Explore the different parts of the sample by zooming-in and looping little chunks. Listen for anything cool or unique sounding because this will become our waveform that we will use for synthesis. I like this little section of Steve’s screech because it’s a bit aggressive and angry and kinda “gnars”, and I’m feeling kinda gnarly today. Once you’ve settled on your little chunk, copy it, paste it into a new file, fade the edges so it loops on zero crossings and save it as a wave file.
Step 3 - Pitch It
Next we need to (well, I guess it’s optional) pitch correct the waveform chunk so it conforms to concert pitch. This will make sure it’s in tune with everything else and make it easier to sequence. This waveform was pretty close to an “E” note.
Step 4 - Load Into Sampler
Next we load the little waveform chunk into our favorite sampler, make sure it’s looping and stretch it out over the keyboard. This will automatically pitch shift the sample based on the key you press, and we’re now beginning to see our waveform synth take shape!
Step 5 - FX!
Next we want to shape and manipulate the waveform in the sampler to give it some more character. Here I’ve added a Tape Saturator for distortion and grit, I’ve EQd it to make it brighter, added a chorus and phaser, compressor and then some delay and reverb. I’ve also added a Formant filter which is being modulated by an envelope sequencer to give it a slight “talking” effect which is popular among all the young synth-groovers of today.
Step 6 - Program The Sequencer
Programming allows a further level of control which further expands our possibilities. To give our waveform synth a real “synthy” touch I’ve given it a portamento script to make it jump between notes. After some more buss effects, EQ and compression we get this!
All this from one little screech vocal sample. This is a very basic demonstration and this technique can be vastly expanded by layering multiple waveforms, more effects, programming, etc. All synth, bass, plucks and guitar-type sounds you hear in the track were created with this technique.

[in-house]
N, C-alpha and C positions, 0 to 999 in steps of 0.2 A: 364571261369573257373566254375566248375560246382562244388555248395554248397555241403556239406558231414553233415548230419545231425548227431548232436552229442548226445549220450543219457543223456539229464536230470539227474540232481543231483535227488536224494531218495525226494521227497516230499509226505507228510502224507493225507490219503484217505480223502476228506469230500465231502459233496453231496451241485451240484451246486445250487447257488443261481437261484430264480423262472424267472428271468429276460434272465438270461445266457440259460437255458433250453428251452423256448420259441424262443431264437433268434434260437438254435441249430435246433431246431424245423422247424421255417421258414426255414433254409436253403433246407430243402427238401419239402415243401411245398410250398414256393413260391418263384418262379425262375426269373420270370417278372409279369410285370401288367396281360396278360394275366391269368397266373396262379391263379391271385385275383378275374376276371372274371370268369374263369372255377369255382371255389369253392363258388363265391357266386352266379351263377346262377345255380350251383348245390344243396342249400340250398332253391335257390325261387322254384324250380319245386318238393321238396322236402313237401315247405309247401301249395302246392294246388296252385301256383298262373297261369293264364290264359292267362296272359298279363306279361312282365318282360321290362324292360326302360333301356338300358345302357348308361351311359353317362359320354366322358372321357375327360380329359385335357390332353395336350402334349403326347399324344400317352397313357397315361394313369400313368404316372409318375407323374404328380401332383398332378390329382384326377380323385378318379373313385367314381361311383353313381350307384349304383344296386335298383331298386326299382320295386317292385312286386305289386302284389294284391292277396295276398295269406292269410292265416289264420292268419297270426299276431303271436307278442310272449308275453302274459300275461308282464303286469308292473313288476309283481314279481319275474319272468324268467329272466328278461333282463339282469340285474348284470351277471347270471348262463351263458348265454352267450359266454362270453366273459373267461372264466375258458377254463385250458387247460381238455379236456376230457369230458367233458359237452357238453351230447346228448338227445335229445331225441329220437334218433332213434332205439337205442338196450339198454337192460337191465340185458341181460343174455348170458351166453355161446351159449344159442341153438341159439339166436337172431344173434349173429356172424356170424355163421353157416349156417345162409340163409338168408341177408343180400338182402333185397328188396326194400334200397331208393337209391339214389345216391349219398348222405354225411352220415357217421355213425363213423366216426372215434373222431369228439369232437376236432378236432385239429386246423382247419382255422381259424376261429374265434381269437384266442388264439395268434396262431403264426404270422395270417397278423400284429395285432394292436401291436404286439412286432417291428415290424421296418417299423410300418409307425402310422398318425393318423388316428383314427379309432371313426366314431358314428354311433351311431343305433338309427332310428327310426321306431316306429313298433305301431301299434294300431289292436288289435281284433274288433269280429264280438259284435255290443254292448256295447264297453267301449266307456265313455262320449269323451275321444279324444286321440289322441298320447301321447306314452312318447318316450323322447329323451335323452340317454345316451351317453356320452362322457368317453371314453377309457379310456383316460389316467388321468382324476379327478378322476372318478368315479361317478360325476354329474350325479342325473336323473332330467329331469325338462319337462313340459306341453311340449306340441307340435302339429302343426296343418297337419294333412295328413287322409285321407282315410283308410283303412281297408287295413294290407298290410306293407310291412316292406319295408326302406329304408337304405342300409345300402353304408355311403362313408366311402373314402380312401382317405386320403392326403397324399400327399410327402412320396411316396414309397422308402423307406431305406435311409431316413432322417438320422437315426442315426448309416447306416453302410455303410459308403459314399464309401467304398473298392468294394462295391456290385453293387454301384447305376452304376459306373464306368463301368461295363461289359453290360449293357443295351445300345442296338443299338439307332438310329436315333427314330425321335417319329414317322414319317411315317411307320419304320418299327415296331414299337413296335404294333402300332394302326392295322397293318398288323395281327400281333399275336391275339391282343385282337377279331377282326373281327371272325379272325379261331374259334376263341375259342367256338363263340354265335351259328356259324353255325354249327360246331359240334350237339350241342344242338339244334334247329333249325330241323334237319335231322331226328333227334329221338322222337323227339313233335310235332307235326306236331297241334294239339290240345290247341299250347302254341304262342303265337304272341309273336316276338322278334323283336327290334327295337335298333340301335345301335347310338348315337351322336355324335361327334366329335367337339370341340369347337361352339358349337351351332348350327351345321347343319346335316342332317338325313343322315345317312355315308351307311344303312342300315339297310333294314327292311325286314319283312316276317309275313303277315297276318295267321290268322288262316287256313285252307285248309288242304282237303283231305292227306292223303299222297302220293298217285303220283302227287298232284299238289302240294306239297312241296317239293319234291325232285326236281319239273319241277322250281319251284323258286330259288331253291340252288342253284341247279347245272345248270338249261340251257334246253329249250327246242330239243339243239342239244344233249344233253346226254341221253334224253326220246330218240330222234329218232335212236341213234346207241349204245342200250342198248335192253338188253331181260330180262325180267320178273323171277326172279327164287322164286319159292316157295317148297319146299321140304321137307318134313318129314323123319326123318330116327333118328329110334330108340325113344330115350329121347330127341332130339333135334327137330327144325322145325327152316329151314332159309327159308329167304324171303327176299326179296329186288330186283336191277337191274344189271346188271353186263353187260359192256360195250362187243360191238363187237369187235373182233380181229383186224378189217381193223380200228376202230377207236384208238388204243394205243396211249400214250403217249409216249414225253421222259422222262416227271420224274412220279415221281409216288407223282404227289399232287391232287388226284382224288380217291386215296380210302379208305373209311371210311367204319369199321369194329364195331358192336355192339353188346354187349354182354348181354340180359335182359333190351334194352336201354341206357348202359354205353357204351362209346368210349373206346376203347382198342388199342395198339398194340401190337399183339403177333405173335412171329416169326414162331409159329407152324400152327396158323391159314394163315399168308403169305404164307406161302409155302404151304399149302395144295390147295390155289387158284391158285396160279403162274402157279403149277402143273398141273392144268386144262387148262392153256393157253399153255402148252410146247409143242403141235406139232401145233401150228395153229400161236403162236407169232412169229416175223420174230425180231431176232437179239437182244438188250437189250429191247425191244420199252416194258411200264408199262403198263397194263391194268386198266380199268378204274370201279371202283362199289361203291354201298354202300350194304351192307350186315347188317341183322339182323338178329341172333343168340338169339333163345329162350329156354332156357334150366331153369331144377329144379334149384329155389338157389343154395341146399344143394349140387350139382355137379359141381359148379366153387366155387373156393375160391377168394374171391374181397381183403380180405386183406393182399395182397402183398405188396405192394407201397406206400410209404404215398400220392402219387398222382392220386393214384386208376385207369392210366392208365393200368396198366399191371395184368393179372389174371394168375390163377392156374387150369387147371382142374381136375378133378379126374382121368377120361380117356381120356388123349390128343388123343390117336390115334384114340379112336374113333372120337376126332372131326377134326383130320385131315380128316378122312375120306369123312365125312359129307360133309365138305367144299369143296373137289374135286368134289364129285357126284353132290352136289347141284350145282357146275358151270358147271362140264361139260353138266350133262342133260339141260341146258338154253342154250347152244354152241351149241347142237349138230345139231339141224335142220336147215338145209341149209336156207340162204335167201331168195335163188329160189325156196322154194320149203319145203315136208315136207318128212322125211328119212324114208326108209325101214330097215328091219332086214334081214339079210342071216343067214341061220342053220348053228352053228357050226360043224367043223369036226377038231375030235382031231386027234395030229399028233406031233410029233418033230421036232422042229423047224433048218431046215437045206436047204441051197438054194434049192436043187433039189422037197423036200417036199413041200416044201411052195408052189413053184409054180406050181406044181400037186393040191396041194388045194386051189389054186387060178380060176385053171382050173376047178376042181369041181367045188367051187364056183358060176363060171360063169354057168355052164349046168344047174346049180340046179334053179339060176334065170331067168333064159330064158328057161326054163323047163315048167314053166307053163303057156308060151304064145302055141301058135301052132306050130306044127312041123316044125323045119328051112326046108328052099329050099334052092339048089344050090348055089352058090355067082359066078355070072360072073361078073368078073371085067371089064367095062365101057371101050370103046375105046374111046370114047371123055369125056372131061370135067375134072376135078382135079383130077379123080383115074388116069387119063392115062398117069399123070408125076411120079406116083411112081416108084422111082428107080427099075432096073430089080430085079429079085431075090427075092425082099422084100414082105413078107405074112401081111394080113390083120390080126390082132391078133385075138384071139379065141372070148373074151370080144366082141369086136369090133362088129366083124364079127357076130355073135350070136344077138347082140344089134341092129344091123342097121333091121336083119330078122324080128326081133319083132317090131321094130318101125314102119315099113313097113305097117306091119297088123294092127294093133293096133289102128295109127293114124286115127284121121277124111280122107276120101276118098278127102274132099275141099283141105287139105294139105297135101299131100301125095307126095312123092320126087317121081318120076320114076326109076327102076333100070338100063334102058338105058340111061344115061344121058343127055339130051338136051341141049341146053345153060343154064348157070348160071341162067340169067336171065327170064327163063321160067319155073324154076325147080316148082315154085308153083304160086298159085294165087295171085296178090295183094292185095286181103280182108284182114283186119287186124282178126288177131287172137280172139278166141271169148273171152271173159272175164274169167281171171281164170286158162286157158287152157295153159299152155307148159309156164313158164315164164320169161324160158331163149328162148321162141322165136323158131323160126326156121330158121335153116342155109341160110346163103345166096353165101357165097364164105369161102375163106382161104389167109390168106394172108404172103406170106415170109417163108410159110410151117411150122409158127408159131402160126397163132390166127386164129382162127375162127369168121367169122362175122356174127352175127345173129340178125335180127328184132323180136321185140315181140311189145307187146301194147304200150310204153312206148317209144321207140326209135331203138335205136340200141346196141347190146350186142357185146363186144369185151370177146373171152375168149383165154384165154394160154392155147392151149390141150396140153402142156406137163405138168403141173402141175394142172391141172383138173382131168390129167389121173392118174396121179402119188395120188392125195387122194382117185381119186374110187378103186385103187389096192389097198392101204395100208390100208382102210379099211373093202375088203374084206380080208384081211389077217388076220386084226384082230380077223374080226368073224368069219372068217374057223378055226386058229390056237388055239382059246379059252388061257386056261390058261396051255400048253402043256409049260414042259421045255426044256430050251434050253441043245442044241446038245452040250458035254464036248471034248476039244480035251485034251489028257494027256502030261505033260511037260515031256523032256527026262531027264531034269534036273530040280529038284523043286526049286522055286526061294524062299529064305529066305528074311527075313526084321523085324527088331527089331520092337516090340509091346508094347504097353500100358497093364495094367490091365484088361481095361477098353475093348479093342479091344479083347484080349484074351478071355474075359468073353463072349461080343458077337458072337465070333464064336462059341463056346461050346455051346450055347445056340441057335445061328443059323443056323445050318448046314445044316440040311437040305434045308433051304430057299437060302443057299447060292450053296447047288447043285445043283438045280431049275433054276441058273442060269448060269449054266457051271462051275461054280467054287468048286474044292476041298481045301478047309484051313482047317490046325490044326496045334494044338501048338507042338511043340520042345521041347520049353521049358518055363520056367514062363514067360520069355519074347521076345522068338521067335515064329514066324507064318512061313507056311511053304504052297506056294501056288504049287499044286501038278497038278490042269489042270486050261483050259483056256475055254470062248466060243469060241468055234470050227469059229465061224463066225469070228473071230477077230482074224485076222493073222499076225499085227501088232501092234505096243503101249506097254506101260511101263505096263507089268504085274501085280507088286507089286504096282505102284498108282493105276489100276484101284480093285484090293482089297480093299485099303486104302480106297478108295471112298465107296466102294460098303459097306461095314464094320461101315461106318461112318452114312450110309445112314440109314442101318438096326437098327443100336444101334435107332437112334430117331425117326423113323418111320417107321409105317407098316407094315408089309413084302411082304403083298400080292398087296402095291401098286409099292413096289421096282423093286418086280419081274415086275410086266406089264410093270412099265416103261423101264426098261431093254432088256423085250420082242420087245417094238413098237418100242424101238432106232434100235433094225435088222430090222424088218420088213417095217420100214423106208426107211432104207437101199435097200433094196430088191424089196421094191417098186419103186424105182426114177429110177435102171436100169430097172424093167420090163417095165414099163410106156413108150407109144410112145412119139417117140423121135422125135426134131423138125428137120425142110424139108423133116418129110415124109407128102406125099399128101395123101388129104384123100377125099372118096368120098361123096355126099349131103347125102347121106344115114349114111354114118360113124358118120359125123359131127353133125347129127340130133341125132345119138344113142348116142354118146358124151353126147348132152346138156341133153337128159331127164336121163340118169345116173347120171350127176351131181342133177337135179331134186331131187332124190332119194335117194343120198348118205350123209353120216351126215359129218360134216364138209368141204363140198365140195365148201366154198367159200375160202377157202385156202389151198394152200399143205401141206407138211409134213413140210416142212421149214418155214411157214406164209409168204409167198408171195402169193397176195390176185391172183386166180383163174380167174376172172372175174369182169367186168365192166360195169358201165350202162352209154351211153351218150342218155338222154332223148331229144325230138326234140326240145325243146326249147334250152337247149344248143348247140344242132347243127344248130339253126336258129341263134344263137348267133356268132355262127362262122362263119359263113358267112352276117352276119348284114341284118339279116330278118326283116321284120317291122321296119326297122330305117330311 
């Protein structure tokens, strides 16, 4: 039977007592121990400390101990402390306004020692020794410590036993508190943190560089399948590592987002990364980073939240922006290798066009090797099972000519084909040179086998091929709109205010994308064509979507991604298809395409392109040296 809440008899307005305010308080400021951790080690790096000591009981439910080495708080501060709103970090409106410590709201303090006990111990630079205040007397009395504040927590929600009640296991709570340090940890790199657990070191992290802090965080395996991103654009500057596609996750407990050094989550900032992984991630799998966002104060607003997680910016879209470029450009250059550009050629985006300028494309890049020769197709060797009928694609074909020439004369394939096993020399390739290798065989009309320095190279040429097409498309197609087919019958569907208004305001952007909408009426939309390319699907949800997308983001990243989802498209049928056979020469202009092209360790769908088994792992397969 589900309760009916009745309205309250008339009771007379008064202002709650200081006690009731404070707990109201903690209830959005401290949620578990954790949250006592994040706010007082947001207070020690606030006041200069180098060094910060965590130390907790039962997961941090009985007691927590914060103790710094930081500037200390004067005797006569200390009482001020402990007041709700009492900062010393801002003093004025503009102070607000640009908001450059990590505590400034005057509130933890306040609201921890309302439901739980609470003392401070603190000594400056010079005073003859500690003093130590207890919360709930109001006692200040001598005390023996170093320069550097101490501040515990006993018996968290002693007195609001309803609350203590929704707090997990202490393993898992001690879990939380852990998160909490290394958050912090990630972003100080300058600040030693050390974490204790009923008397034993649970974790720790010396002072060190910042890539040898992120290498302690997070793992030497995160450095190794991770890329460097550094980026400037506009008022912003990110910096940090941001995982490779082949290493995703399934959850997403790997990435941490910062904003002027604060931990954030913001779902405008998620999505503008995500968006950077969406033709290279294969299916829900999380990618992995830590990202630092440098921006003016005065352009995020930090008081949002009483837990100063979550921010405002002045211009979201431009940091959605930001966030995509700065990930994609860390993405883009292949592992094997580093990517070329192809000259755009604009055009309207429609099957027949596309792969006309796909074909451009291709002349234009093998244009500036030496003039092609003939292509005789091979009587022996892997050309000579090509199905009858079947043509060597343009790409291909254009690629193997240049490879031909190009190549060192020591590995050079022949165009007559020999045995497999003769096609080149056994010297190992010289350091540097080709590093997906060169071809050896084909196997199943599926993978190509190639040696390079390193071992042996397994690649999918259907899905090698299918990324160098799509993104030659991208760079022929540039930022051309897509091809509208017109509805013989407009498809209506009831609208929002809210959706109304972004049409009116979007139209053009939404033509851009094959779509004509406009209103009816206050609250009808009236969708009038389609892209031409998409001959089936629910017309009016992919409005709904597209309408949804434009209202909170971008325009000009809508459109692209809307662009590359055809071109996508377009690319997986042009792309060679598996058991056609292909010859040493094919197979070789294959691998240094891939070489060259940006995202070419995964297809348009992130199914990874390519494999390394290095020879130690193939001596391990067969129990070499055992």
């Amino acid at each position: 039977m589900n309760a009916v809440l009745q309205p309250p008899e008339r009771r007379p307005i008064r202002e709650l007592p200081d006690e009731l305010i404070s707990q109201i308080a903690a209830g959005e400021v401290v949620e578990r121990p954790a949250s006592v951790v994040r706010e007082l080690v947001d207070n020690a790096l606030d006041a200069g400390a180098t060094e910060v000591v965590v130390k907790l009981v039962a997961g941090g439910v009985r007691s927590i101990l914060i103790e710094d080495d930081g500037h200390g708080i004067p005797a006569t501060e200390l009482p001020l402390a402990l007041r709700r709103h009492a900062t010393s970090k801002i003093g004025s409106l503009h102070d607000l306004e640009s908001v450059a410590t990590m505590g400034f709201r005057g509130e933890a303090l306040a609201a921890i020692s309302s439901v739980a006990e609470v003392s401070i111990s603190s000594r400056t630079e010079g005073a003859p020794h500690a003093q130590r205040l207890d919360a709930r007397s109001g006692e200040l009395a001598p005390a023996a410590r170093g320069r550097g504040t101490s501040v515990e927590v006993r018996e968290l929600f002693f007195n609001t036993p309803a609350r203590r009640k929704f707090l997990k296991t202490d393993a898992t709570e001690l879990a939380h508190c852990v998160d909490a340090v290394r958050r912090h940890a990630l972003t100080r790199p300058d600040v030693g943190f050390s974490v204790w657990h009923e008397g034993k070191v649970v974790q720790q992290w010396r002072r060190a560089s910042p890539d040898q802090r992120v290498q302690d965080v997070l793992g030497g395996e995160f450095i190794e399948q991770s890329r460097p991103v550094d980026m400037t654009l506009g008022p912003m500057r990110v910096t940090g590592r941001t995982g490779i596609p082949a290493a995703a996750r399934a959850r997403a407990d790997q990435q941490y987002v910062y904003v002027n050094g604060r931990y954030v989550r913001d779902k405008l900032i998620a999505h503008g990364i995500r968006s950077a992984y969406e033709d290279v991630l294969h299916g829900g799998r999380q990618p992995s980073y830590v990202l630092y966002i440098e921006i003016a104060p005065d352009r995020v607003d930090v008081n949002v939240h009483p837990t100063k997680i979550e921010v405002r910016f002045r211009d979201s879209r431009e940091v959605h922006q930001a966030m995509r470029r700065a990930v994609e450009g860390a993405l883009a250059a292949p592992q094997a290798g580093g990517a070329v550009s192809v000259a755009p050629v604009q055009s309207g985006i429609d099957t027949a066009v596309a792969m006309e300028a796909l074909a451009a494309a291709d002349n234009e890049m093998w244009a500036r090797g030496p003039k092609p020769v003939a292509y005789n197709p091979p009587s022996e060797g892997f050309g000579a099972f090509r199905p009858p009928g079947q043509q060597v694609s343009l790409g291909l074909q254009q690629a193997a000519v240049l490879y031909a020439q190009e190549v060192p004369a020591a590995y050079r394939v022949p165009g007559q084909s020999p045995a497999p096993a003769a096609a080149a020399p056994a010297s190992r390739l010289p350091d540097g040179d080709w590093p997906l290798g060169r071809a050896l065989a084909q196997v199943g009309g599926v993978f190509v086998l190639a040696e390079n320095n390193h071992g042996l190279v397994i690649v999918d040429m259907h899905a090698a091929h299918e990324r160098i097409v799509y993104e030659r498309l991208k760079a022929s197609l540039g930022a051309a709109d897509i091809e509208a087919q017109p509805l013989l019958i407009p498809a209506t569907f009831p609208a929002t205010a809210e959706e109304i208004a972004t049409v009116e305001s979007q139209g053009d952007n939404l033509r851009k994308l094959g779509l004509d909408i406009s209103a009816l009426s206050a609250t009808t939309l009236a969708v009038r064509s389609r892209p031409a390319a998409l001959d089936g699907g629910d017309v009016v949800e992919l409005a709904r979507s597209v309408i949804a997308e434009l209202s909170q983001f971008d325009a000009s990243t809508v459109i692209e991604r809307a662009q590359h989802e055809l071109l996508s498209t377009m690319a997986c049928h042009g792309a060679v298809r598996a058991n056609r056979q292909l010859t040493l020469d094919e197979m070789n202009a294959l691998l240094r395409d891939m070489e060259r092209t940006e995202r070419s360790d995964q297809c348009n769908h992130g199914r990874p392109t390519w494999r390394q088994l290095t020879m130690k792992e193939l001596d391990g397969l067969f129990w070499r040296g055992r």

And there you have it!
A lot of work went into this track, a lot more than a single post can handle, but these two main techniques formed the majority of the sounds that you hear in Voices of Devs. If you have any questions please feel free to email me, find me on Twitter, or Facebook.
This was so much fun to put together and I’d like to thank all the awesome people who contributed their voice to my little project: Jeff Ball, Sean Beeson, Alex Brandon, Nathaniel Chambers, Ben “Crossbones” Cooper, Charles Deenen, Brian DiDomencio, Morla Gorrondona, Joe Griffith, Lance Hayes, Kole Hicks, Jimmy Hinson, Thomas Kohl, Sam Hulick, Jake Kaufman, Kieran Lord, Kunal Majmudar, John Mazzei, Hazel Mckendrick, Ben Minto, Keith Moore, Lennie Moore, Jayson Napolitano, James Nixon, Dan Reynolds, Pontus Rufelt, Michael Schiciano, Paul Sivertsen, Jeremy Taylor, Hillary Thomas, Joe Thwaits, Steve Tushar and Mike Worth.
Update - 4 years on
Things evolve so quickly these days and looking back on this project I see I'm still using these techniques frequently, however the ease in which these techniques has gotten much easier. Ableton Live's sampler and various other built-in tools would make a project like this much easier to tackle!
Here you can download the Kontakt patches:
If you like the track you can purchase it here:
Here are the multitracks for further study: